More than 8 million tons of plastic are dumped in the oceans every year. If we don’t take action, in 2050, there will be more plastic than fishes in the oceans!
Plastic wastes, by taking between 450 and 500 years to be eliminated “naturally”, kill 1 million birds, and 100 000 marine mammals each year. Moreover, during this very very long period it will progressively be decomposed into increasingly tiny plastic fragments. With the consequence that the smaller the fragment, the easier it is for it to disseminate into living species and water that humans absorb too.
The SeaCleaners is an association founded to provide global, long-term and worldwide solutions for fighting against ocean plastic pollution. The flagship project initiated by The SeaCleaners is the MANTA, the first seagoing vessel capable of collecting and processing in continuous flow large quantities of macro plastic waste floating at the surface of oceans. Its design has been focusing on many innovative technologies in the field of renewable energy production or by limiting its global carbon footprint and maximizing the energy self-sufficiency.
Manta’s technical development is led by MANTA INNOVATION, a French company which sole shareholder is the association The SeaCleaners.
Minimizing the environmental impacts of this ship was one of the key concerns of the design team since the beginning. This leads to numerous reflections on the subject of energy consumption, mixed propulsion mechanisms, mixed energy production and of course … waste emissions.
Making the right design choices, fully adapted to the Manta’s mission, is very challenging. Because analysing the Manta’s impacts as a vessel must be complemented with an analysis of its missions’ impacts. In other words, how much should the Manta minimize its impacts on the environment without preventing the future missions to collect the most plastic as possible?
In order to challenge their choices, the technical team of MANTA INNOVATION started a Life Cycle Analysis - or Assessment - (LCA) in partnership with Altran (whose bringing their LCA and Eco-Design expertise) and Obeo (whose bringing the Capella tooling expertise). A LCA “is a methodology for assessing environmental impacts associated with all the stages of the life-cycle of a commercial product, process, or service”. An LCA study consists of inventorying the energy and materials that are required, along with the emissions that are released to the environment, from the construction of the product, during its whole usage period, until the end-of-life processing (recycling or destruction). Such LCA studies are conducted with dedicated tools such as SimaPro or OpenLCA that are connected to environmental databases. The result of an LCA study may contribute to evaluate architectural design tradeoffs and select better design options.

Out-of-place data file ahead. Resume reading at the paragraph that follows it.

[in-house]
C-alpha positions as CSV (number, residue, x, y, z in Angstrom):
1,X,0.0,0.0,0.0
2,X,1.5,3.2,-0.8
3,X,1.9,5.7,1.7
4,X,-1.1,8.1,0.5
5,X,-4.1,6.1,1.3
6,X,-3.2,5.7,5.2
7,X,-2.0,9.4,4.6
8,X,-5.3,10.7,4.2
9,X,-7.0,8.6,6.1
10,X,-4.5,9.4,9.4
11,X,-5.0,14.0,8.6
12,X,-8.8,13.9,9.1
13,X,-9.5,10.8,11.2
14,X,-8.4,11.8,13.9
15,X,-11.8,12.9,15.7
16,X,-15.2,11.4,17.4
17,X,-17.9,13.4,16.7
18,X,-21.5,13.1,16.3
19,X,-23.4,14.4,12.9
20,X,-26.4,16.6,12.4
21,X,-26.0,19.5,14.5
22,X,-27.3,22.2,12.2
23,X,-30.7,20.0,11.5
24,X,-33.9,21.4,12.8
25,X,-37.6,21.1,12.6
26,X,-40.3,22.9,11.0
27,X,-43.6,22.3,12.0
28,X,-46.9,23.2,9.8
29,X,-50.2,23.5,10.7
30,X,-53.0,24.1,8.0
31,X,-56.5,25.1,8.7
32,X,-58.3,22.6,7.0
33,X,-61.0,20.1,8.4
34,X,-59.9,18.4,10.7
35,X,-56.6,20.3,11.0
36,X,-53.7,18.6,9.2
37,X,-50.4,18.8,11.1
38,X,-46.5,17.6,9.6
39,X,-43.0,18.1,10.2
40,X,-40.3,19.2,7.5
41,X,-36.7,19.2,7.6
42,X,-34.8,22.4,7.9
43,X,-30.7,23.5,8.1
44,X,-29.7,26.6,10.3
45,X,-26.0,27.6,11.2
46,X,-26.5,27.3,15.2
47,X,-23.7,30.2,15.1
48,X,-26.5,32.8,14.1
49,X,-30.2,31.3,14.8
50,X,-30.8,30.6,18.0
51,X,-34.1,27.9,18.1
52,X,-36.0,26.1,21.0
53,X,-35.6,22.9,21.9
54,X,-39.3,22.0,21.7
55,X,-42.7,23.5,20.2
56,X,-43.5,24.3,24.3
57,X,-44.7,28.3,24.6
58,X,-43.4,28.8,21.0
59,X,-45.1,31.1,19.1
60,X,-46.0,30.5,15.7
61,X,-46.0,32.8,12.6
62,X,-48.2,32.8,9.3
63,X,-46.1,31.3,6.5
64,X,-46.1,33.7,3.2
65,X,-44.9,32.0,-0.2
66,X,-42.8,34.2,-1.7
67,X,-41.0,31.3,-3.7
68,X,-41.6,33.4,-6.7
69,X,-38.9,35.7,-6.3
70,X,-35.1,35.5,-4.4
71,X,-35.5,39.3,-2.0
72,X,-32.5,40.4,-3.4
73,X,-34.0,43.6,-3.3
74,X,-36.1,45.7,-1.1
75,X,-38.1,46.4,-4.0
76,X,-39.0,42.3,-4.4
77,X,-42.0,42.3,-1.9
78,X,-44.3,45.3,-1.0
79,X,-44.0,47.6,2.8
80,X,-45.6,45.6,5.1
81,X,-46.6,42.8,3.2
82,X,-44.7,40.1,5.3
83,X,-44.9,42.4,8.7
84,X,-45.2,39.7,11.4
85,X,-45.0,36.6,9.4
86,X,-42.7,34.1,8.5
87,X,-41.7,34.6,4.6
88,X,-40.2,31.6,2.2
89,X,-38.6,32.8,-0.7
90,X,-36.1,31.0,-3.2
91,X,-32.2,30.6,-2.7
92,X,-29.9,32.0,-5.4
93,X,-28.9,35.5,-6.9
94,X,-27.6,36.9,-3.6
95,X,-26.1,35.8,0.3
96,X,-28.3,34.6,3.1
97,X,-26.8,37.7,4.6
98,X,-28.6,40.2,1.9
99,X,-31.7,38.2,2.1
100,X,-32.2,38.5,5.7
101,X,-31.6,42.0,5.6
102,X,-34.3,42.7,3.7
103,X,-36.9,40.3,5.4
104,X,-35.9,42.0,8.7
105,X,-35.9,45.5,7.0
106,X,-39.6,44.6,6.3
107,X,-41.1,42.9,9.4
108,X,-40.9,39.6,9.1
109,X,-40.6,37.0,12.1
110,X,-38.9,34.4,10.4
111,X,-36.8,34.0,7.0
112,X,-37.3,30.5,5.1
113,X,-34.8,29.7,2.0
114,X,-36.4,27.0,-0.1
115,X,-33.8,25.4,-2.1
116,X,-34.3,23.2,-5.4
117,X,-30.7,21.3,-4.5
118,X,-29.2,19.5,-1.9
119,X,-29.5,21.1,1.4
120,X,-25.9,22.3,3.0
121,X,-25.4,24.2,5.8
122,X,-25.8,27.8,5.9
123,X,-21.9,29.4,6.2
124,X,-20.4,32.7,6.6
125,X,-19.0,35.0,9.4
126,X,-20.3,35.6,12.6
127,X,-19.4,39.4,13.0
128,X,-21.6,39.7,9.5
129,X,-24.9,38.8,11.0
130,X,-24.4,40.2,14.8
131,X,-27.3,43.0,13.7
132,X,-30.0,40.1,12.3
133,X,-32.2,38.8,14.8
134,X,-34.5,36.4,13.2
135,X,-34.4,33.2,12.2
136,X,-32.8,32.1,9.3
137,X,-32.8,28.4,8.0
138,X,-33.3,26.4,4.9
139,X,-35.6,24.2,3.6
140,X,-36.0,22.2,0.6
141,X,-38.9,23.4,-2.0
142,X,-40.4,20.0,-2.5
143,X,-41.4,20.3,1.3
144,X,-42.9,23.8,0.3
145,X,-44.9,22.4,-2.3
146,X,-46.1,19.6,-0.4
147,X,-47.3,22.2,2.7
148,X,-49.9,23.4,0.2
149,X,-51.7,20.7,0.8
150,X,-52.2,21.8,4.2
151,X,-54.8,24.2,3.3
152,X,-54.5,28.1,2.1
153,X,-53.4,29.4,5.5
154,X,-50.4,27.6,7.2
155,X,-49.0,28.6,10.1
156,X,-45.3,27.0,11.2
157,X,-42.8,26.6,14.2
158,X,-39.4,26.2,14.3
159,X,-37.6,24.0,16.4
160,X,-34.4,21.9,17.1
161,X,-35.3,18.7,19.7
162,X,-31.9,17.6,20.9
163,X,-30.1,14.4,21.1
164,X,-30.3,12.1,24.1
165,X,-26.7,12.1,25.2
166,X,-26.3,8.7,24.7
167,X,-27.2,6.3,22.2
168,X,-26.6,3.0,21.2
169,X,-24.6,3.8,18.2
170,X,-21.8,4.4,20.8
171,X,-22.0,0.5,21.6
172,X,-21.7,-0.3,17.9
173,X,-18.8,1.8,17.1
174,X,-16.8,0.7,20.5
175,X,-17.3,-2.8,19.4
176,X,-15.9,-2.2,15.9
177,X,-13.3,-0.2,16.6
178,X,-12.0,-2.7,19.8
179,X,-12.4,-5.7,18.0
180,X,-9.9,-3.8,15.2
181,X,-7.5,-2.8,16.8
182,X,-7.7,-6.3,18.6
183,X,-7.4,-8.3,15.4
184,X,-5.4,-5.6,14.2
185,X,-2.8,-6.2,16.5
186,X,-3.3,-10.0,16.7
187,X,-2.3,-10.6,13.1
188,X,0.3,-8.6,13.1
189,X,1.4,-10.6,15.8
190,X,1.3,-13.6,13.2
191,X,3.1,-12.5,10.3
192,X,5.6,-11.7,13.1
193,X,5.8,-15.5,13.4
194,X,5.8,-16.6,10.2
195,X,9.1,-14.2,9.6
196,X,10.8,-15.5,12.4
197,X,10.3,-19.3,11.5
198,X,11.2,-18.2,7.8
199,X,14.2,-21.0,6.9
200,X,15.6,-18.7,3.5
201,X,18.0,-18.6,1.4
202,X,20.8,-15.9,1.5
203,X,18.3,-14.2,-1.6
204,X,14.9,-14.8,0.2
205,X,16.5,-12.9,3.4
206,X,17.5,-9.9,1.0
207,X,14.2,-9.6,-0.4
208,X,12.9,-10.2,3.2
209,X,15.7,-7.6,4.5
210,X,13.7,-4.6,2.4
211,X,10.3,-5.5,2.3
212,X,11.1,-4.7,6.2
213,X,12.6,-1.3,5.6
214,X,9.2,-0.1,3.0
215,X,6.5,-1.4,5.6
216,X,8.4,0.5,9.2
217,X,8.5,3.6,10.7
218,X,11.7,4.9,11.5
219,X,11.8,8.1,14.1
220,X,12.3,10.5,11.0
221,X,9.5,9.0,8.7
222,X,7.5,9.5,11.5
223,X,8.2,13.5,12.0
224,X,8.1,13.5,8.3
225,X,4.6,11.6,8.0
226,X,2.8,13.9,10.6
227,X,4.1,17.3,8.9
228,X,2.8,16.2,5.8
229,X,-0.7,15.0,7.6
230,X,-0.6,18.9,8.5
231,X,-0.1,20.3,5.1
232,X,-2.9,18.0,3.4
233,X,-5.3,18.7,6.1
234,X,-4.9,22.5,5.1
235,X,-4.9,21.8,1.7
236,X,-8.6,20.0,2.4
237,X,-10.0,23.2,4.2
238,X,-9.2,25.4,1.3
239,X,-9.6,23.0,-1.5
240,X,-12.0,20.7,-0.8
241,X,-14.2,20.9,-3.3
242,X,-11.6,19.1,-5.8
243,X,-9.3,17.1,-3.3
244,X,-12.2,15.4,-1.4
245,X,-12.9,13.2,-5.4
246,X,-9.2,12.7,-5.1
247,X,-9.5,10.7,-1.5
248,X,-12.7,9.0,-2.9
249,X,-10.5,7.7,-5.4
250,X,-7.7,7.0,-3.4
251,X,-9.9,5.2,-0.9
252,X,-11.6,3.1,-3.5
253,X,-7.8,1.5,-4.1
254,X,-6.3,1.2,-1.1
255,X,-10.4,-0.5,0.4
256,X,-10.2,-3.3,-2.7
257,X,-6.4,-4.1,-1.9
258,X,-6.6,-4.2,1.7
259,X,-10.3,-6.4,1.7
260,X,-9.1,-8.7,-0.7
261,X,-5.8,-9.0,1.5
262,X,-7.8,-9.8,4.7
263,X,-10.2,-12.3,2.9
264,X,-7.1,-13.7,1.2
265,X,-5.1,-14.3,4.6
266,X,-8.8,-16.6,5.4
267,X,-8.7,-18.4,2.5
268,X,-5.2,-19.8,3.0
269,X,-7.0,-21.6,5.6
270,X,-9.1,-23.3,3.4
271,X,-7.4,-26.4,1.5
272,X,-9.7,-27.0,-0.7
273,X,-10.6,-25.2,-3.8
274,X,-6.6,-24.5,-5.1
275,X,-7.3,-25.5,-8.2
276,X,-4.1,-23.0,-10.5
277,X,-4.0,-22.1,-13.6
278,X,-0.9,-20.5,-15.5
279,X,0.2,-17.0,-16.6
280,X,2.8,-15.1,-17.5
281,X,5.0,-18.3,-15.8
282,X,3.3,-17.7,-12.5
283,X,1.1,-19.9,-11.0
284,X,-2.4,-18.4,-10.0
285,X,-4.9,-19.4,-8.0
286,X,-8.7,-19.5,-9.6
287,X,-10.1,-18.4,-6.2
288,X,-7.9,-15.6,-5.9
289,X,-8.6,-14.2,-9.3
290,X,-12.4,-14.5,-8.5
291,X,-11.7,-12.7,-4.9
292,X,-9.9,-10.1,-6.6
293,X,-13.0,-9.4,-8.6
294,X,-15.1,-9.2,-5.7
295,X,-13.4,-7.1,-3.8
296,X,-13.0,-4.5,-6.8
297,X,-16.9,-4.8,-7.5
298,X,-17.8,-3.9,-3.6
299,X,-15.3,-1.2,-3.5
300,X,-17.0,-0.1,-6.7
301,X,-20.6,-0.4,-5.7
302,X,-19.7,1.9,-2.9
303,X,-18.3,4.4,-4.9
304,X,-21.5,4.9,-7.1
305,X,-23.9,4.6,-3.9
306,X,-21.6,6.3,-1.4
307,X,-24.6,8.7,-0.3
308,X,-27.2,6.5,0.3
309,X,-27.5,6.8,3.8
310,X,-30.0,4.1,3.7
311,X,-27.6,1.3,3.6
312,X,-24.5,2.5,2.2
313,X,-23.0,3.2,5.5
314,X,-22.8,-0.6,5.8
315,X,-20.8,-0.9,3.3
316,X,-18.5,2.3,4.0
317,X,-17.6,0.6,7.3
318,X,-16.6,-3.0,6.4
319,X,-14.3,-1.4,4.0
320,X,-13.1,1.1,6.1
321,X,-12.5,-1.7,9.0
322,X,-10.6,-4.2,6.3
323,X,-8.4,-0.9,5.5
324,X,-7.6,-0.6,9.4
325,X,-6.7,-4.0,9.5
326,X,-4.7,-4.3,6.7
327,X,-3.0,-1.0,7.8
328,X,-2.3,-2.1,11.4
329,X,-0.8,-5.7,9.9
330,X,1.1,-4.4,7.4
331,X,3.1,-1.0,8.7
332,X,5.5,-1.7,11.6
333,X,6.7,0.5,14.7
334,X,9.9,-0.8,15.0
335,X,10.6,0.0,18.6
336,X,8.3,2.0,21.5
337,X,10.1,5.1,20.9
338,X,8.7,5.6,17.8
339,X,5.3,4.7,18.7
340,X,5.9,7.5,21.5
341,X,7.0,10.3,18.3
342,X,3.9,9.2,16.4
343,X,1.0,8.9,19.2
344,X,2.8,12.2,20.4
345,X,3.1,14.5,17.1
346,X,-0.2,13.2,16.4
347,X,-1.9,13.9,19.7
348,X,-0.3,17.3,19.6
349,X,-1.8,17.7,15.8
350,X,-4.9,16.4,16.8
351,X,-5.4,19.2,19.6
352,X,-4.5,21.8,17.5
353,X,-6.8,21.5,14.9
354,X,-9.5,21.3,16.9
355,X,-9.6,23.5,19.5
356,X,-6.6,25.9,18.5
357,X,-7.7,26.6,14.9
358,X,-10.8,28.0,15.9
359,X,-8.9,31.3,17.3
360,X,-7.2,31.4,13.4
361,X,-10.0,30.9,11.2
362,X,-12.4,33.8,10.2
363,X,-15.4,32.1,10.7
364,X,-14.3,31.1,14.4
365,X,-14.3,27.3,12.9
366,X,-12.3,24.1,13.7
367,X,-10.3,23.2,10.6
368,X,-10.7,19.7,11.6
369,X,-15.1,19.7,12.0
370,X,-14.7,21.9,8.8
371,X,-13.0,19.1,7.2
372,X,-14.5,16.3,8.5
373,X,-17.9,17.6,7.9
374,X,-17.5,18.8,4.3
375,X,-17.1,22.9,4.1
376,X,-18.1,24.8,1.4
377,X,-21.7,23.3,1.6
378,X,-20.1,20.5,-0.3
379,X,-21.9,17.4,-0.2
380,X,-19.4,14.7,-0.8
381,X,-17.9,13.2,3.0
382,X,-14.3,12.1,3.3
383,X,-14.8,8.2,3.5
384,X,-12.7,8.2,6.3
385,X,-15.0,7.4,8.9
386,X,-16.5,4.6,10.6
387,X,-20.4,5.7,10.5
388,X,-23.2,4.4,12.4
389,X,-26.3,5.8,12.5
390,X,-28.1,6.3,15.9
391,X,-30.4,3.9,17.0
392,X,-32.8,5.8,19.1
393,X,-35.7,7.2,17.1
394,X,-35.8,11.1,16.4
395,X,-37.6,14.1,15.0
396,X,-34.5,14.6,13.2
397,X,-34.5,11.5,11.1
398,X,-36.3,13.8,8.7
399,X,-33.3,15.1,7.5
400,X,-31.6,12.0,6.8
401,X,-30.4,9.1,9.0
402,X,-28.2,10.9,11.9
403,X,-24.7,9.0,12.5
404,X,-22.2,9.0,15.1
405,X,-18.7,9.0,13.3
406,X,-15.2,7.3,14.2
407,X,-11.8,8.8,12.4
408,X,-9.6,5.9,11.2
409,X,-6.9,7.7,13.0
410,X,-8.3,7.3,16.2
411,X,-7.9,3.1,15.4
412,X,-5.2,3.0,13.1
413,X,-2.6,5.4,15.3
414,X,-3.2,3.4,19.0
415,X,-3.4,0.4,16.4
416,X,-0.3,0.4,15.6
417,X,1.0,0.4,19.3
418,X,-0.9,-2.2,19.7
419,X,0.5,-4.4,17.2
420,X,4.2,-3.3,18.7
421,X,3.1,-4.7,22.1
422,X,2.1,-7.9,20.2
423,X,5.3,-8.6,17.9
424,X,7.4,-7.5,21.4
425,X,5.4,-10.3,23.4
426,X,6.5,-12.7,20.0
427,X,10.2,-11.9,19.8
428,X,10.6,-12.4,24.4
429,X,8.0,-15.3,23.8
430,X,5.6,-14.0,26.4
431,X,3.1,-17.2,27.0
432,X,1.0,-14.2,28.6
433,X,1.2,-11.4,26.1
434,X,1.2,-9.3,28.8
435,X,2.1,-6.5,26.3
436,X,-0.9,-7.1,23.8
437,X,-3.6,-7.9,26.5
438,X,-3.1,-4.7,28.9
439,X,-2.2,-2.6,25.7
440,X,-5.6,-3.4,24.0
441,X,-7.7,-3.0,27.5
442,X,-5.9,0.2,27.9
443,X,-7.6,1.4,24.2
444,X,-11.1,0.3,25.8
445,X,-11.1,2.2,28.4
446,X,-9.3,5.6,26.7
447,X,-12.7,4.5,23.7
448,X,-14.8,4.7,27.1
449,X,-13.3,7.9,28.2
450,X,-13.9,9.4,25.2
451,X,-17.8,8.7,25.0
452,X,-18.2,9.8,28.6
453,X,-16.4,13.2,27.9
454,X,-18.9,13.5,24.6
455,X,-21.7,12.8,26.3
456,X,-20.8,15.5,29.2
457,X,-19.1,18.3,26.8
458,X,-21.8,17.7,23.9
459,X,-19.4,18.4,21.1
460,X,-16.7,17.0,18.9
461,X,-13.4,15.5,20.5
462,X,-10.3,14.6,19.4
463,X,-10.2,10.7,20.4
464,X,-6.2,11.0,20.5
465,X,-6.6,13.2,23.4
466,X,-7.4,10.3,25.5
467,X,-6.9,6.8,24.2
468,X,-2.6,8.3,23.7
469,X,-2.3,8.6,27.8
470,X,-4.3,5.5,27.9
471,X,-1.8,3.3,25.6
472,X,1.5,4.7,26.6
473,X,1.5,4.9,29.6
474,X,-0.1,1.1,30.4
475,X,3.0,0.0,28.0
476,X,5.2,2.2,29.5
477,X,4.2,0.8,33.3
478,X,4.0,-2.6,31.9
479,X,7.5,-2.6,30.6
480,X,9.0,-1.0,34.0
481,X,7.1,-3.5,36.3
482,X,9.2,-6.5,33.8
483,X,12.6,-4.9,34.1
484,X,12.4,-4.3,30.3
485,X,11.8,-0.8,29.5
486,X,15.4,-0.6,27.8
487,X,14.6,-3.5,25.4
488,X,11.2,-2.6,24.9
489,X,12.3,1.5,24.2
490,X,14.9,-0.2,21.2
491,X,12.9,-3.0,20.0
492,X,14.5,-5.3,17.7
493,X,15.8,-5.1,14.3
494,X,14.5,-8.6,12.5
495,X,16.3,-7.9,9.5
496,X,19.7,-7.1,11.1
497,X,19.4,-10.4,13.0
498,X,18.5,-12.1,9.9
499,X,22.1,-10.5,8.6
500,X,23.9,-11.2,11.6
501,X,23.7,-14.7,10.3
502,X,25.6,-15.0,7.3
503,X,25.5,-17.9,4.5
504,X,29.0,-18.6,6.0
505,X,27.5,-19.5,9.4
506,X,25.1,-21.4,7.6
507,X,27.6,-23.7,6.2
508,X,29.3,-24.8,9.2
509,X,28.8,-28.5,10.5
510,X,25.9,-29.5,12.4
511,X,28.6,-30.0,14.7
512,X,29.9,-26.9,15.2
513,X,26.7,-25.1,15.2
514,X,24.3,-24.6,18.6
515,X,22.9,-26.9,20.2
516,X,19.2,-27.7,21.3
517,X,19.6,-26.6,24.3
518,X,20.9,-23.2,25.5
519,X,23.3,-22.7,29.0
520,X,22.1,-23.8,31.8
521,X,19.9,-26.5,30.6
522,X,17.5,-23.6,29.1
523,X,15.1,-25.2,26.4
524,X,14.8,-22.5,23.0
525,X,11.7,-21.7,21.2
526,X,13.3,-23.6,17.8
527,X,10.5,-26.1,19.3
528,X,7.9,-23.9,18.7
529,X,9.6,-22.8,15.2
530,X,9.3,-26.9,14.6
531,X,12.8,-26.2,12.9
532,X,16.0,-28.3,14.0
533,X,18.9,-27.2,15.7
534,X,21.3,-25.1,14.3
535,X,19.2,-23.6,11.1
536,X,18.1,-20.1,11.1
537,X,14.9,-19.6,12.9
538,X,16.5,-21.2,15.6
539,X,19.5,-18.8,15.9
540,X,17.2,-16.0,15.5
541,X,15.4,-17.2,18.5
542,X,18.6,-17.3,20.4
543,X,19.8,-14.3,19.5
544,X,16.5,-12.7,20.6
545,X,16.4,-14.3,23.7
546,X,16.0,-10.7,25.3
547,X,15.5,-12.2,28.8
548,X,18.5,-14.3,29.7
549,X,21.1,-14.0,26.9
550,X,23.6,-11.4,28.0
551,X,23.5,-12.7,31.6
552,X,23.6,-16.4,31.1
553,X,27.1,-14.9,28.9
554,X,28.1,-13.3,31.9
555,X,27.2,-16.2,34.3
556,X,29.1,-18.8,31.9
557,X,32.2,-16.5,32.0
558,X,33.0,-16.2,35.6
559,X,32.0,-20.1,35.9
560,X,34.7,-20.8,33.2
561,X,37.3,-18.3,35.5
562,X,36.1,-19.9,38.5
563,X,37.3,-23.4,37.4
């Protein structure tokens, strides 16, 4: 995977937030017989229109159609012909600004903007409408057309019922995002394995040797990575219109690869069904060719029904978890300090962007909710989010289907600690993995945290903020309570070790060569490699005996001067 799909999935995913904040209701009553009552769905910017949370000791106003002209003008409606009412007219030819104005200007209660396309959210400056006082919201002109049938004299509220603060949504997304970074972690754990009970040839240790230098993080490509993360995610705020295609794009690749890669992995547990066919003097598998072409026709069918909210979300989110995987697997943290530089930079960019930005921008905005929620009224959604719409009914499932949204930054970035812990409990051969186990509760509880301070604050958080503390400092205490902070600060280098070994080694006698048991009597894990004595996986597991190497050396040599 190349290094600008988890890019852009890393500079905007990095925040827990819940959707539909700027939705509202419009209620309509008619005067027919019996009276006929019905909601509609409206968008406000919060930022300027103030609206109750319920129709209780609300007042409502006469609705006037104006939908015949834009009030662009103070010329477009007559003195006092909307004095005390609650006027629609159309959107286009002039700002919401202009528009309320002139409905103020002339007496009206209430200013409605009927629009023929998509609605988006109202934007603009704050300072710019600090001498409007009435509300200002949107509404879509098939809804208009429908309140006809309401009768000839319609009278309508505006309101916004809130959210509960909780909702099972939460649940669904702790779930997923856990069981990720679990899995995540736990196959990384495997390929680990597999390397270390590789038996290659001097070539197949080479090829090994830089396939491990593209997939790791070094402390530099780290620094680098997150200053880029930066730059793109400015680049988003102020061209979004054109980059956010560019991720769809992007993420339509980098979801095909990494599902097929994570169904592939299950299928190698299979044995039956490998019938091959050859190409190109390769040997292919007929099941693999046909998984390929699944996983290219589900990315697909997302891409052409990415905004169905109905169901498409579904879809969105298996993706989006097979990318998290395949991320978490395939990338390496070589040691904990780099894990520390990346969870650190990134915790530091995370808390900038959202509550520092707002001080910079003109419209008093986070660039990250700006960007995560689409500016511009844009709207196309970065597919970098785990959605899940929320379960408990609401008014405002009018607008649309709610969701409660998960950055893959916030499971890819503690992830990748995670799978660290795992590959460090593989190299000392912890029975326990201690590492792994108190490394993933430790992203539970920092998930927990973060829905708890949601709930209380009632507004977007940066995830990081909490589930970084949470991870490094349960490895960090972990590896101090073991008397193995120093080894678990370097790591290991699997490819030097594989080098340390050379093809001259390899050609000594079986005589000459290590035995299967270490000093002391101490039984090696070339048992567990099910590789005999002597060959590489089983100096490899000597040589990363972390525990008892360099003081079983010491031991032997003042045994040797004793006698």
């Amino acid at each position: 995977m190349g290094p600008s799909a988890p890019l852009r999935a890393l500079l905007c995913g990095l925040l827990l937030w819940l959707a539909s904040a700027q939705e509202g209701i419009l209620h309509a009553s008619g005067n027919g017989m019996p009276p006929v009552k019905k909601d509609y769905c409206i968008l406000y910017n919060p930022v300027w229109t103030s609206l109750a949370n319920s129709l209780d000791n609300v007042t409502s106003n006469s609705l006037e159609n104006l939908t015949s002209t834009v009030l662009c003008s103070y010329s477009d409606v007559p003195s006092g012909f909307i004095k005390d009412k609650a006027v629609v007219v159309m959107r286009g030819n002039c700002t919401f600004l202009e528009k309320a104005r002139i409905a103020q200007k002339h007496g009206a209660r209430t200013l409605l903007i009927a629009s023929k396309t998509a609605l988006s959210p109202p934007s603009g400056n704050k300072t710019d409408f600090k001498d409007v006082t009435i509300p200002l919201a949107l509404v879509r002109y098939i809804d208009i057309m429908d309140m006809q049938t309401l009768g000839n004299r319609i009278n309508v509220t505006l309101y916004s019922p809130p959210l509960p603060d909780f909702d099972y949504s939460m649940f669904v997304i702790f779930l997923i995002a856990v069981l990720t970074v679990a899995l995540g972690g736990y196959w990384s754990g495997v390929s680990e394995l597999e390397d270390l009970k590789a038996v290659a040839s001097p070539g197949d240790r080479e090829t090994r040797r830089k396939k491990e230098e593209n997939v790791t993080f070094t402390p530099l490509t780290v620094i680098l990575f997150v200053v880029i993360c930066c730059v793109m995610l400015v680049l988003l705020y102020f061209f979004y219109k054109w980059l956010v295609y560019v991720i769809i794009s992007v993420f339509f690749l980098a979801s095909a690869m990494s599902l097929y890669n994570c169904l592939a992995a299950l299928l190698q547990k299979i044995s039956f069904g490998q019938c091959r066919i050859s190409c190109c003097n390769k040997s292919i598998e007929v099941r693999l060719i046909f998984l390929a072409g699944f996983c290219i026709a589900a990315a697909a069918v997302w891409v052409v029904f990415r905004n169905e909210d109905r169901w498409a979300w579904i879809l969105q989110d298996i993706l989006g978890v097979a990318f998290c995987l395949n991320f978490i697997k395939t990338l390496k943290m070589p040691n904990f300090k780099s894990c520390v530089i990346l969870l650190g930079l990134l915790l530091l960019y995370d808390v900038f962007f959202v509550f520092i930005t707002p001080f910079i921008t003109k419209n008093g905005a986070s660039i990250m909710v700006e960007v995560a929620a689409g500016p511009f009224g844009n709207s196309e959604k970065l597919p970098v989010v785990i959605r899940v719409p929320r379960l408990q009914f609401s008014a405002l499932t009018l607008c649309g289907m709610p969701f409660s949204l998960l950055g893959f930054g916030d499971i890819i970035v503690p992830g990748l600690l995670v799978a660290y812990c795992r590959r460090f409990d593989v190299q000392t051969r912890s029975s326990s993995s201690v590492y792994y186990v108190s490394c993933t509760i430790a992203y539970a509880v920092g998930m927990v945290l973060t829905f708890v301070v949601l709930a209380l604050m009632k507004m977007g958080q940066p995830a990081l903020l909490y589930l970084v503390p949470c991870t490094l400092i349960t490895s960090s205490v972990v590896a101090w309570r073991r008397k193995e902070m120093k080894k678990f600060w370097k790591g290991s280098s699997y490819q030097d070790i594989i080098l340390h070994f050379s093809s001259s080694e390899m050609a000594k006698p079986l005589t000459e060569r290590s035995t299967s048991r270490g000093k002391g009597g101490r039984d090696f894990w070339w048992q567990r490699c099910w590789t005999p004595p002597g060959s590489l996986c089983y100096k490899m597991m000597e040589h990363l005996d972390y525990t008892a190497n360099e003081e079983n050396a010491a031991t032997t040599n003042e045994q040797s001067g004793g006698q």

On complex systems, such as the Manta, composed of hundreds of different components, the inventory phase is quite complex and time-consuming as it requires to enter the decomposition of the system into the LCA tool. And on preliminary design phases, when the architecture and technical choices can still change, the information in the LCA may be desynchronized and lead to wrong conclusions.
To facilitate LCA studies on complex products by shortening the inventory phase and ensuring the input data related to the system is correct, Obeo has developed an Eclipse Capella extension that integrates Model-Based Systems Engineering (MBSE) and Life-Cycle Analysis approaches. This extension has been experimented on a MANTA sub-system.
Developed in partnership with Altran and The SeaCleaners, this extension has been experimented on the Manta’s Waste to Energy Conversion Unit, the component that aims at converting collected plastic into energy. This sub-system is composed of three units:
- Waste Preparation Unit
- Waste to Fuel Conversion Unit
- Fuel to Energy Conversion Unit
The extension consists of additional concepts added to Capella model elements for inventorying components’ physical characteristics, energy quantities and the substances they consume and/or emit.
Logical Architecture of the Waste to Energy Conversion Unit
Attached to components, functions or exchanges, the information characterizes input or output flows (quantity and type of substance, material or energy, …).
Details of LCA data added to Capella model elements
This information can be automatically exported as an initial inventory analysis to LCA tools used by environmental experts (Altran team) to perform their impact analysis (such as SimaPro and OpenLCA).
Data exported into OpenLCA
As part of Capella Days, the 13th of October at 5:25 PM EST, Arnaud Dieumegard and Raphaël Pagé, engineers at Obeo, presented this Capella extension and how it helps the system designers make architecture decisions that are better for the planet.